When the pandemic forced medical providers to find creative ways to see patients, telehealth provided an answer.
But as the pandemic has receded, telehealth services — which include video chats as well as phone calls — are solving long-standing problems with access to healthcare. It allows patients to see a doctor from wherever they are, increasing access in spite of life’s circumstances.
Dr. Justin Zaghi, chief medical officer at Heal, a company that self-advertises “primary care in the comfort of your home, covered by Medicare” has witnessed telehealth both before and during the pandemic. “Prior to the pandemic, telemedicine was really a miniscule part of the care delivery model,” said Zaghi, whose company expanded operations to Georgia in 2019. “What the pandemic did is that it accelerated the adoption of telemedicine across our practice.”
According to a briefing on national telehealth use in 2021 released in February by HHS, one in four of nearly 700,000 respondents said they had used telehealth services in the previous four weeks. Telehealth use was highest among those under Medicaid and Medicare, Black respondents, and those earning less than $25,000.
Another research report from HHS found that in 2020, Medicare telehealth visits increased to nearly 52.7 million from 840,000 in 2019.
For Walkitria Smith MD, chief digital medical officer at Morehouse School of Medicine, telehealth services have begun the process of evening health outcomes between various populations. Morehouse School of Medicine launched their telemedicine program in 2018 with a focus on reaching rural communities by using remote patient monitoring.
Smith said telehealth can help erase barriers to health care such as transportation, poverty and education, what are known as “social determinants of healthcare.”
“We still have a long way to go as it relates to people of color and those who are most impacted by social determinants, but it did begin to address one of the huge social determinants of health care and equity,” Smith said.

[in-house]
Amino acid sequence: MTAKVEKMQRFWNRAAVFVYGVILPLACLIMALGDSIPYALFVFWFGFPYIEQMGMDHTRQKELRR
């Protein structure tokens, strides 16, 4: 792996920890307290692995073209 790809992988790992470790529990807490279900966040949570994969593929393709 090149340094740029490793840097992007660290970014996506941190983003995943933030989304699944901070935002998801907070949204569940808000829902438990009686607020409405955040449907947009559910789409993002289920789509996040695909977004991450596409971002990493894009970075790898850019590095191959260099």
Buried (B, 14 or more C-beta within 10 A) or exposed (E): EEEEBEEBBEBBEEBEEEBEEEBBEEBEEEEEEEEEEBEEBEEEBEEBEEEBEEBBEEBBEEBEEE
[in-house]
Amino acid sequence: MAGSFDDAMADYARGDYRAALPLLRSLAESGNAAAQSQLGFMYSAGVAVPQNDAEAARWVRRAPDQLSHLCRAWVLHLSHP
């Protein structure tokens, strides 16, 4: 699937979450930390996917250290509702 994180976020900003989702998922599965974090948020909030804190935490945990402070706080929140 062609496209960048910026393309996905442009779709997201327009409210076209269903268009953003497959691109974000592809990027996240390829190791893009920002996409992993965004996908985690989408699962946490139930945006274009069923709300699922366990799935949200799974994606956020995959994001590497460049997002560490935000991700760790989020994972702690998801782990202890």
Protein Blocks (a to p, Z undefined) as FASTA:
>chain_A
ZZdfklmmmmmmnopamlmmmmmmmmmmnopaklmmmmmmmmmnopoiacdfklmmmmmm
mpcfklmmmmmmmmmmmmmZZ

Another way telehealth has expanded is through the introduction of virtual second opinions by top medical institutions such as The Cleveland Clinic, MD Anderson, and The Mayo Clinic, amongst others.
Credit: Daniel Walden
Credit: Daniel Walden
In the spring of 2021, Dan Walden noticed his heart beating at a strange rhythm. Walden, 61, of Covington would soon discover that he had light-chain amyloidosis, a rare bone marrow disease that occurs in 1 in 10 million people. Without treatment, patients live 9 to 12 months.
His local doctor performed tests on him, but was unable to confirm his condition to start treatment. So, Walden received a virtual second opinion from The Clinic by Cleveland Clinic and was able to start chemotherapy after the virtual visit.
“I had my doubts about virtual medicine, but, in this case, they were able to examine the work that had already been done by practitioners that had their hands on me,” he said. “They stitched together all of the important information into a diagnosis.”
Along with the benefits of telehealth, there are concerns of increased healthcare fraud.
“During the pandemic, we saw more COVID-related fraud schemes to include the use of fake testing sites, using telemarketing calls, social media, etc. to offer COVID-19 services in exchange for personal information,” said Tamala Miles, special agent in charge of HHS’ Atlanta regional Office of Investigation within the Office of Inspector General.
In July, the Department of Justice charged 36 defendants around the country with committing a variety of alleged healthcare fraud schemes, including $1 billion in telemedicine schemes. Some of the defendants charged allegedly controlled a telemarketing network, based both domestically and overseas, that lured thousands of elderly or disabled patients into a criminal scheme.
“During COVID, our oversight has never been more important. We have not missed a beat in addressing the ongoing public health emergency. We cannot and will not stop what we’re doing,” she said. “While the expansion of telehealth has been critical to maintaining patients access to care, it’s important that new policies and technologies with the potential to improve care and enhance access achieve these goals, and are not compromised by fraud, abuse and misuse.”
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